Coolest features of Google Container Builder

Google Cloud Container Builder was announced last month and I have been using it ever since. It has a few features that I really love that have gone unhighlighted. I wrote a testimony on Hacker News when it came out, so I am going to elaborate on that here. Here’s a short list of the cool features:

If you distribute your apps as containers, you don’t need to host a Jenkins instance or a third-party CI service to build/push your images. Cloud Container Builder not only does this, it can run arbitrary build steps to deploy your application, too.

Disclaimer: I work for Google Cloud, but not on the Container Builder.

Dockerfile support

If your source repository or directory has a Dockerfile(?), Container Builder can build it —period. You have two options to use this feature: Either go to Google Cloud Console and use the UI to import your repository or just build on the cloud with gcloud(?) command-line tool.

So instead of your most favorite command:

docker build -t .

you can run:

gcloud container builds submit -t .

gcloud packages your source directory and builds on cloud by executing the following steps:

  • compress source directory as tarball (.tgz)
  • upload source package to Google Cloud Storage
  • starts a build request on Cloud Container Builder
  • stream the build logs to the user’s console
  • tag the built images
  • push the images to registry

If you don’t understand what I just said, it means that you do not need Docker on your machine to build and push Docker images. Here’s how it looks like:

This single command builds your source code on the cloud, packages it and stores it

GitHub/BitBucket integration

I host all my stuff on GitHub private repositories, including my blog. It took me less than 60 seconds to set up a build for a GitHub repository I have. Google Cloud Console has a GitHub integration, so importing your repos is super easy. You just authorize the app to access your repos, then choose your repo to build.

If your repo has a Dockerfile, you don’t need to write a .travis.yml or circle.yml sort of thing.

Multi-step customizable builds

A single Dockerfile doesn’t always get you what you need. Sometimes you need to execute multiple steps to build your image; I suspect this is why a lot people still use Jenkins.

Cloud Builder addresses this problem elegantly, by providing an option to customize build steps and environments.

Here is what you need to know:

  1. you can customize build steps with a cloudbuild.{yaml,json} file (?)
  2. each build step runs in a container
  3. you can bring your own container images (or use a Google-provided one)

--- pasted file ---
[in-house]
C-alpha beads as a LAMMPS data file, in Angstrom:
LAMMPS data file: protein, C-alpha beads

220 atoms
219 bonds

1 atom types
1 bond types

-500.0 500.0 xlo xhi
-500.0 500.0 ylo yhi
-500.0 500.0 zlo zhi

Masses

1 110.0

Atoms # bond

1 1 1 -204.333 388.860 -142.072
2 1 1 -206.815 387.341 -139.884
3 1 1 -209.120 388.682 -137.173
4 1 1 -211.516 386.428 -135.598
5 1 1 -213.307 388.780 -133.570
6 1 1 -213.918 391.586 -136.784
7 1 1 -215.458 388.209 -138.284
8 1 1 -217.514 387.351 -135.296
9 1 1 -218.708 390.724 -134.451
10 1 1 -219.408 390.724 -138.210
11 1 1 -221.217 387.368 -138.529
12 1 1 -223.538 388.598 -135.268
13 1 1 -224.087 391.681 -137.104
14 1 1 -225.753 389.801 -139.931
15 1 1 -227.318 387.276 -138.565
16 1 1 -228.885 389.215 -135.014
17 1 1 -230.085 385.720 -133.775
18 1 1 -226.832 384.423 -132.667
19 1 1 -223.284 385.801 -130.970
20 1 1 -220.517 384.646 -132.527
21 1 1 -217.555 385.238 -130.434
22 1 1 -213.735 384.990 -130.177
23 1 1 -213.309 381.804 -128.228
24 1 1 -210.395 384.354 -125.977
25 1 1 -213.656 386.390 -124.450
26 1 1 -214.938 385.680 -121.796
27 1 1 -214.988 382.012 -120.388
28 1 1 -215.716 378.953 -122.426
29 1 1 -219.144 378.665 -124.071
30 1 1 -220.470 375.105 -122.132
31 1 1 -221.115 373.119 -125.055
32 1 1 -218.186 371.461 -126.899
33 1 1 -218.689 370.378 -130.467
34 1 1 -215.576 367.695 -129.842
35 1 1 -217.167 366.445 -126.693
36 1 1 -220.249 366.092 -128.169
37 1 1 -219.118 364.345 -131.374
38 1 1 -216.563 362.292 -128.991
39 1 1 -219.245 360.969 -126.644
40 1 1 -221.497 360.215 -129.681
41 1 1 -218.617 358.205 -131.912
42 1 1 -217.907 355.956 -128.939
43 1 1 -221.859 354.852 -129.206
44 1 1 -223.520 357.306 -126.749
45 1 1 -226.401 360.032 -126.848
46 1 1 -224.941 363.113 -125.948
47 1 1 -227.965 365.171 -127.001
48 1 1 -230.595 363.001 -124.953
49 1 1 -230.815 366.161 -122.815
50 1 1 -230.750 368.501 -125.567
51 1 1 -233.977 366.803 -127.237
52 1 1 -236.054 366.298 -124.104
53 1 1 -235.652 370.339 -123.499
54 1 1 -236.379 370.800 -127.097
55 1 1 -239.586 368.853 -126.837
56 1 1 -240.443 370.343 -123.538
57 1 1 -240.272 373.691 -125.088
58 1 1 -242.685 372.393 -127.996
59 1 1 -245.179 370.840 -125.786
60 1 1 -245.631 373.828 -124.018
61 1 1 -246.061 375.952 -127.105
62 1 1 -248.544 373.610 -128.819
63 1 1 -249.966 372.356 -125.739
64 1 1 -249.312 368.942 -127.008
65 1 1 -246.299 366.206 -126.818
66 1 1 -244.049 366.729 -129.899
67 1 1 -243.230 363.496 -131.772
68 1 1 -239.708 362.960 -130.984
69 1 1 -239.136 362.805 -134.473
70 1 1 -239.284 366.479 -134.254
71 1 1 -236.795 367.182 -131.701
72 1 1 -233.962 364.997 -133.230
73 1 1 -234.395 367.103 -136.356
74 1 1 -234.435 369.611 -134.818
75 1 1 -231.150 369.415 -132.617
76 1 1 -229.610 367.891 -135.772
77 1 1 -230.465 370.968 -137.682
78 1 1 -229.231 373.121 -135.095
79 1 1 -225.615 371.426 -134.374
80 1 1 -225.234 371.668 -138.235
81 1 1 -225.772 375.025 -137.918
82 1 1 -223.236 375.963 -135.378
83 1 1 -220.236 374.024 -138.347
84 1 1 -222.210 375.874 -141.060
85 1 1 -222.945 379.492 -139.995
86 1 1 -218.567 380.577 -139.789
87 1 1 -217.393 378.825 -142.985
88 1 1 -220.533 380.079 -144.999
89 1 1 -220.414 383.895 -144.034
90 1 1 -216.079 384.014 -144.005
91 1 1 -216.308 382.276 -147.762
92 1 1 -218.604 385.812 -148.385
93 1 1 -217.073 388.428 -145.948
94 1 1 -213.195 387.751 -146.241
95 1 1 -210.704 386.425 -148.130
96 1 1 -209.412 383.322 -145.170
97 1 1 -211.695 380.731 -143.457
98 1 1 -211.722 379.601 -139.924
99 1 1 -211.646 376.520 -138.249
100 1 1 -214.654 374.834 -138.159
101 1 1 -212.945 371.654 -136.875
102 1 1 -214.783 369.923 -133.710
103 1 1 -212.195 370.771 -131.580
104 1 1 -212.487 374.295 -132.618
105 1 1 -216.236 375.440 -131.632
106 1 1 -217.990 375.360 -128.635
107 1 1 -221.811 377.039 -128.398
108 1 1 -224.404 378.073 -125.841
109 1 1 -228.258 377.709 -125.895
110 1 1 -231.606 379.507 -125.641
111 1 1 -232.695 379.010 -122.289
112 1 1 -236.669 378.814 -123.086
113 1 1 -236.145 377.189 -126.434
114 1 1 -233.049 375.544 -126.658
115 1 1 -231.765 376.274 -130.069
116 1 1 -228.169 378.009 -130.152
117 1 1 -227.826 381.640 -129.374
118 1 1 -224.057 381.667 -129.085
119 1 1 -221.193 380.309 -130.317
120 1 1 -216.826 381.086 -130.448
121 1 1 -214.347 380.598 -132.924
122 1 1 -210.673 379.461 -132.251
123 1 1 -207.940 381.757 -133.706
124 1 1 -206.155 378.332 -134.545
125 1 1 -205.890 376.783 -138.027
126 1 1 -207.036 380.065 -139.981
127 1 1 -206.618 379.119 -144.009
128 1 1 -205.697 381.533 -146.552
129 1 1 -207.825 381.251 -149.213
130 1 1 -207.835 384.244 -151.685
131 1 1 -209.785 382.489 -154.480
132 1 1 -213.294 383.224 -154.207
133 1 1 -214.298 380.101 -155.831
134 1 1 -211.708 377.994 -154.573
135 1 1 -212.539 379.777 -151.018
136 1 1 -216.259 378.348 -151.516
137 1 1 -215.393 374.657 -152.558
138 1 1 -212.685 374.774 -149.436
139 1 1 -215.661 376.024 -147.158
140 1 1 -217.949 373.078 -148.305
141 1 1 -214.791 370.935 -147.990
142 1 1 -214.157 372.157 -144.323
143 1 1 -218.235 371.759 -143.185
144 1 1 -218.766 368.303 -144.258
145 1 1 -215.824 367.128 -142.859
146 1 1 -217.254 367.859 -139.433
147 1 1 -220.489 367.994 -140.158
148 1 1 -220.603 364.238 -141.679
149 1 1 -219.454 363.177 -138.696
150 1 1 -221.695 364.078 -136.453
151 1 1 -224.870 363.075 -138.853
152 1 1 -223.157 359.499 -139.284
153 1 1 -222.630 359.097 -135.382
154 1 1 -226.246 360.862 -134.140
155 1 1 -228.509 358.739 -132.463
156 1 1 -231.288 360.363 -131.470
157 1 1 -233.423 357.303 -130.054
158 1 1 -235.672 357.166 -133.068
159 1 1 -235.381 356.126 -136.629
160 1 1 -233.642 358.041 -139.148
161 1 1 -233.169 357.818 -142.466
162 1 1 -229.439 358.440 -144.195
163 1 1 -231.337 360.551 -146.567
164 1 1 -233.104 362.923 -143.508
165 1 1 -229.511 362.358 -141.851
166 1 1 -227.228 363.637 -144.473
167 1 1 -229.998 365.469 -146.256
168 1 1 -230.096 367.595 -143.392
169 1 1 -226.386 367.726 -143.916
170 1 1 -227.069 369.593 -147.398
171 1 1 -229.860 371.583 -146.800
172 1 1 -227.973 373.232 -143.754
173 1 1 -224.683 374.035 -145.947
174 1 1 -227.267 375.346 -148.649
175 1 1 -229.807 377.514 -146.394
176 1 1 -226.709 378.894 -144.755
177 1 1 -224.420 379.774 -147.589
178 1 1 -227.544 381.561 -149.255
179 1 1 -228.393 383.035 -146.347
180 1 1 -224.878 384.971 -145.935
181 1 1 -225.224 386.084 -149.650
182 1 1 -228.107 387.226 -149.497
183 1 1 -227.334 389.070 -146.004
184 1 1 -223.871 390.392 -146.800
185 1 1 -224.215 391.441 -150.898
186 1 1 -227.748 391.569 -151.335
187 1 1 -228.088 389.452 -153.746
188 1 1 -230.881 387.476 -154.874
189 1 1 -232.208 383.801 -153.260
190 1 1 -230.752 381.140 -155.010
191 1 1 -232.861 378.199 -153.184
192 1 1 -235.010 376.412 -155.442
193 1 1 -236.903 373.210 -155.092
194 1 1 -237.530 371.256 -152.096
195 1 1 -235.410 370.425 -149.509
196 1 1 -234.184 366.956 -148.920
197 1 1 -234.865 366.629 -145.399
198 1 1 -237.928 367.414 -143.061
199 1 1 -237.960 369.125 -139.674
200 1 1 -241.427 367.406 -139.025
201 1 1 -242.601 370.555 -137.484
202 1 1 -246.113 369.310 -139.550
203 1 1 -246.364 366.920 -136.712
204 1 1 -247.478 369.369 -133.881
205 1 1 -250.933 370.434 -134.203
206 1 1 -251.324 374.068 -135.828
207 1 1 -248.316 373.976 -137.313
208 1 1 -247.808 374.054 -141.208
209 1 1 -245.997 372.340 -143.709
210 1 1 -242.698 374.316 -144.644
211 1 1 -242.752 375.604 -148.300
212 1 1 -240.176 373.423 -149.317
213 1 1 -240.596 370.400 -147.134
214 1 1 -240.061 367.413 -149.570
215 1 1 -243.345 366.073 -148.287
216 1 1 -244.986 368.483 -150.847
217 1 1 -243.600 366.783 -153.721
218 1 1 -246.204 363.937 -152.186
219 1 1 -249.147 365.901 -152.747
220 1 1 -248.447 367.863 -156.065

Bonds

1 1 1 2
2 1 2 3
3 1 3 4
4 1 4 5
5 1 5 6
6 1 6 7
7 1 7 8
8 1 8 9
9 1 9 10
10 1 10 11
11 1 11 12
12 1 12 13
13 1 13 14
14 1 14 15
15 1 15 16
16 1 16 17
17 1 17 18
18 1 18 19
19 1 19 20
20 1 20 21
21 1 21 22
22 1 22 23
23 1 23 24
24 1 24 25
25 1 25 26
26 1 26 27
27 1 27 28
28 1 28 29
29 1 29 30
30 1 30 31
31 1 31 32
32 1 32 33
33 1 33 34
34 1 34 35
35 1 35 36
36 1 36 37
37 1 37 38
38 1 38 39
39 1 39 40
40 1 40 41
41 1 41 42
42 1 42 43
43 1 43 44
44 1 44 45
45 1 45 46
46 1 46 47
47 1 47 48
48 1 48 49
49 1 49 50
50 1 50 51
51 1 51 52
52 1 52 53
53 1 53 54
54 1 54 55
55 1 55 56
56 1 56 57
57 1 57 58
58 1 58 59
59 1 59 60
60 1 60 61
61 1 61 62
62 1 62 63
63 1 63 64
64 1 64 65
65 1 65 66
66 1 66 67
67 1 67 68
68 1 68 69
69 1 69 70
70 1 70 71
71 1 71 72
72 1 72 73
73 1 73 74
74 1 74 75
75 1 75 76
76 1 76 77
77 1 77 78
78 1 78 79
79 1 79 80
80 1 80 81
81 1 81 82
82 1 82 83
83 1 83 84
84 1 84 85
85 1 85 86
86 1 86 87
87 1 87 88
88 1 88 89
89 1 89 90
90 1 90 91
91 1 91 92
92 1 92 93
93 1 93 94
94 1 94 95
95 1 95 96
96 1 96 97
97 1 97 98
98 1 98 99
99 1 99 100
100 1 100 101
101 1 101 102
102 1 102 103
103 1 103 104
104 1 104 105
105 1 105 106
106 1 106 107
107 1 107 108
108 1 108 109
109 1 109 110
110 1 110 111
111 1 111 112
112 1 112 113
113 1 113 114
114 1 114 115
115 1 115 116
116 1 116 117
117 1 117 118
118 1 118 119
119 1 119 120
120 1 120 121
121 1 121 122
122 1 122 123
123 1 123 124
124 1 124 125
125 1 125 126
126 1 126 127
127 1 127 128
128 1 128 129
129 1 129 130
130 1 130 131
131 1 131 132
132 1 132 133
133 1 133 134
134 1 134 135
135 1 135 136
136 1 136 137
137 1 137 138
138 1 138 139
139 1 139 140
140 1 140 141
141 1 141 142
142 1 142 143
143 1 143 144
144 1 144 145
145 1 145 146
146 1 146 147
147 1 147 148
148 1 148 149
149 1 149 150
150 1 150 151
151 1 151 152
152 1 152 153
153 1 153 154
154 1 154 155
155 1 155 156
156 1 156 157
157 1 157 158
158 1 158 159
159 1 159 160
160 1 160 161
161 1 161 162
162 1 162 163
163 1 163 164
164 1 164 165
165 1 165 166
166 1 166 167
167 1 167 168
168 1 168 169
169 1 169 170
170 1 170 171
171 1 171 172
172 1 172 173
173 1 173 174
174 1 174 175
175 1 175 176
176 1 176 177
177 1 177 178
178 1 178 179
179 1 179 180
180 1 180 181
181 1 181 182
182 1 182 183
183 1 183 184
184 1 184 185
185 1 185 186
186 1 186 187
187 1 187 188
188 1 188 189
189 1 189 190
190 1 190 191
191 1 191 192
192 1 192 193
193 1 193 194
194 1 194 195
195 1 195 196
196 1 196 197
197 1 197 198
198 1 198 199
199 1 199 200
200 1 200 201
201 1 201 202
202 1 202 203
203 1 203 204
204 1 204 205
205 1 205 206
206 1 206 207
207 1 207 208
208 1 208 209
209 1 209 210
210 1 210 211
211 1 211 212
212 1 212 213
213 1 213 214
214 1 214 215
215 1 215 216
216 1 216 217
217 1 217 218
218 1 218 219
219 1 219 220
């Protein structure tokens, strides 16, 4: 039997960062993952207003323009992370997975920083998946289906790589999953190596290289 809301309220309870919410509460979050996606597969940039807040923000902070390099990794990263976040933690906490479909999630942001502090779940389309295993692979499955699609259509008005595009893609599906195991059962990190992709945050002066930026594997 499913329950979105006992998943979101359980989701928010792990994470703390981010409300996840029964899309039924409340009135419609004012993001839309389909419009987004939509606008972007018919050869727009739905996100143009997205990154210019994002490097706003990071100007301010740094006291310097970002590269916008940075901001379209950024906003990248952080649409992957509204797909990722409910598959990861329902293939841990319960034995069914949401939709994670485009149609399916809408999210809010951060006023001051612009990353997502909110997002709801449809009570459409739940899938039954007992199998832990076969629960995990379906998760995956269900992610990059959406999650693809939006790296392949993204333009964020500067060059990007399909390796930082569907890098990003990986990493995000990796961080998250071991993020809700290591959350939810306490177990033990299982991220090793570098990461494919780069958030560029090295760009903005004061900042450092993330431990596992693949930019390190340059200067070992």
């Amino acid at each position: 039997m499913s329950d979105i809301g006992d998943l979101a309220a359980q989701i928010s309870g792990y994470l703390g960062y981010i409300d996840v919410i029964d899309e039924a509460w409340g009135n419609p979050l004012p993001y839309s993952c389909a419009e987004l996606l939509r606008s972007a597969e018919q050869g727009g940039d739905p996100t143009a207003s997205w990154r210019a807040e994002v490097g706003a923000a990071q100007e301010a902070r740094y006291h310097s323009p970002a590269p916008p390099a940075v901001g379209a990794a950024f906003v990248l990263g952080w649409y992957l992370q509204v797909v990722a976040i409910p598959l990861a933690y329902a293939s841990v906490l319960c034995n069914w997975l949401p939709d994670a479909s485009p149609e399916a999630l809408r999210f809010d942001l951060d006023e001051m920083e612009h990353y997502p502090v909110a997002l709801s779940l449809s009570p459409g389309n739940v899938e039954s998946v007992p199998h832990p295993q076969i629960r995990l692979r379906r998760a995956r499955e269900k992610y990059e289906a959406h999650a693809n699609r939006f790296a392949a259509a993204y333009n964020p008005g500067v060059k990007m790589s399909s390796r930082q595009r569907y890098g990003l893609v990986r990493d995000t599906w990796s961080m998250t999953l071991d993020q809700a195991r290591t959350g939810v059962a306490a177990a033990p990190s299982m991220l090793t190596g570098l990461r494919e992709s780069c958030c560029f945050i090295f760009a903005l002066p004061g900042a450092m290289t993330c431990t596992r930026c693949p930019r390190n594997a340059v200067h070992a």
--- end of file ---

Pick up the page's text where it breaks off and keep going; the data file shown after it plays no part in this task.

4. your repository is mounted at /workspace
  5. Contents of /workspace are preserved from one build step to another.

This is exactly like Jenkins build pipelines where your artifacts are stashed/unstashed from one step of the pipeline to another.

To illustrate this better, assume you have an example application:

  • Step 1: (image=golang) compile your Go application
  • Step 2: (image=binary-signing) sign your application binaries
  • Step 3: (image=docker) package your binary as a Docker image

then Container Builder automatically pushes the tagged image to GCR. You can see all sorts of examples of this in the cloud-builders repository.

But before I finish this section, two more cool things:

  • You don’t need to build containers with Cloud Builder: For example I wrote a tutorial on how I publish this blog on Google Cloud Storage using the Container Builder. I don’t build any containers to do that. My customized build step just runs gsutil rsync to upload my blog. Once you realize this, you can basically use it for anything, such as running tests, or making deployments.
  • You can parallelize build steps: Any step you list in the cloudbuild.{yaml/json} file can be executed in parallel. I have this repo where I compile and package 3 different Go binaries in parallel and I save a lot on the build time.
  • Customizable build notifications: See this tutorial for how you can use Google Cloud Functions and Pub/Sub to deliver status of your builds to a Slack channel.

Container Builder is faaaast!

You need to understand that Google has a ton of compute and network power and does not mind allocating that to stuff like Container Builder. The machines running your builds on Container Builder are really fast in terms of CPU, I/O and network.

As you can read in my CircleCI vs Container Builder testimony, I have seen my 3m30s build to come down to 1m10s (that’s 3x faster) when I switched to Container Builder.

Here are some reasons why the Google Container Builder is faster:

  • Your source code is already mirrored on Google Cloud Source Repositories, so fetching source is going to be faster compared.
  • Google allocates a lot of network bandwidth to build machines, therefore your base docker image is pulled fast (unless it’s already cached, because popular base images like golang, python are cached on the build machine already!)
  • Google allocates a lot of compute power to build machines, so compilation is faster than it is on a 3rdparty CI service’s free tier (or even the paid subscriptions).
  • The container image is pushed back on Google Container Registry faster because inside-Google traffic is really fast as opposed to outside-in networking.

That said, currently you get 2 hours of build time for free and additional build minutes are subject to charge. I expect most small projects to be happy with the free tier.

I am heavily inspired by Container Builder’s simple build mode. It works out of the box if you just build with Dockerfiles. Yet, if you want to customize, it provides a clean and modular way to do that as well. I already use it to build and deploy my applications and publish my blog.

Definitely check Cloud Container Builder out and read the docs if you are interested.

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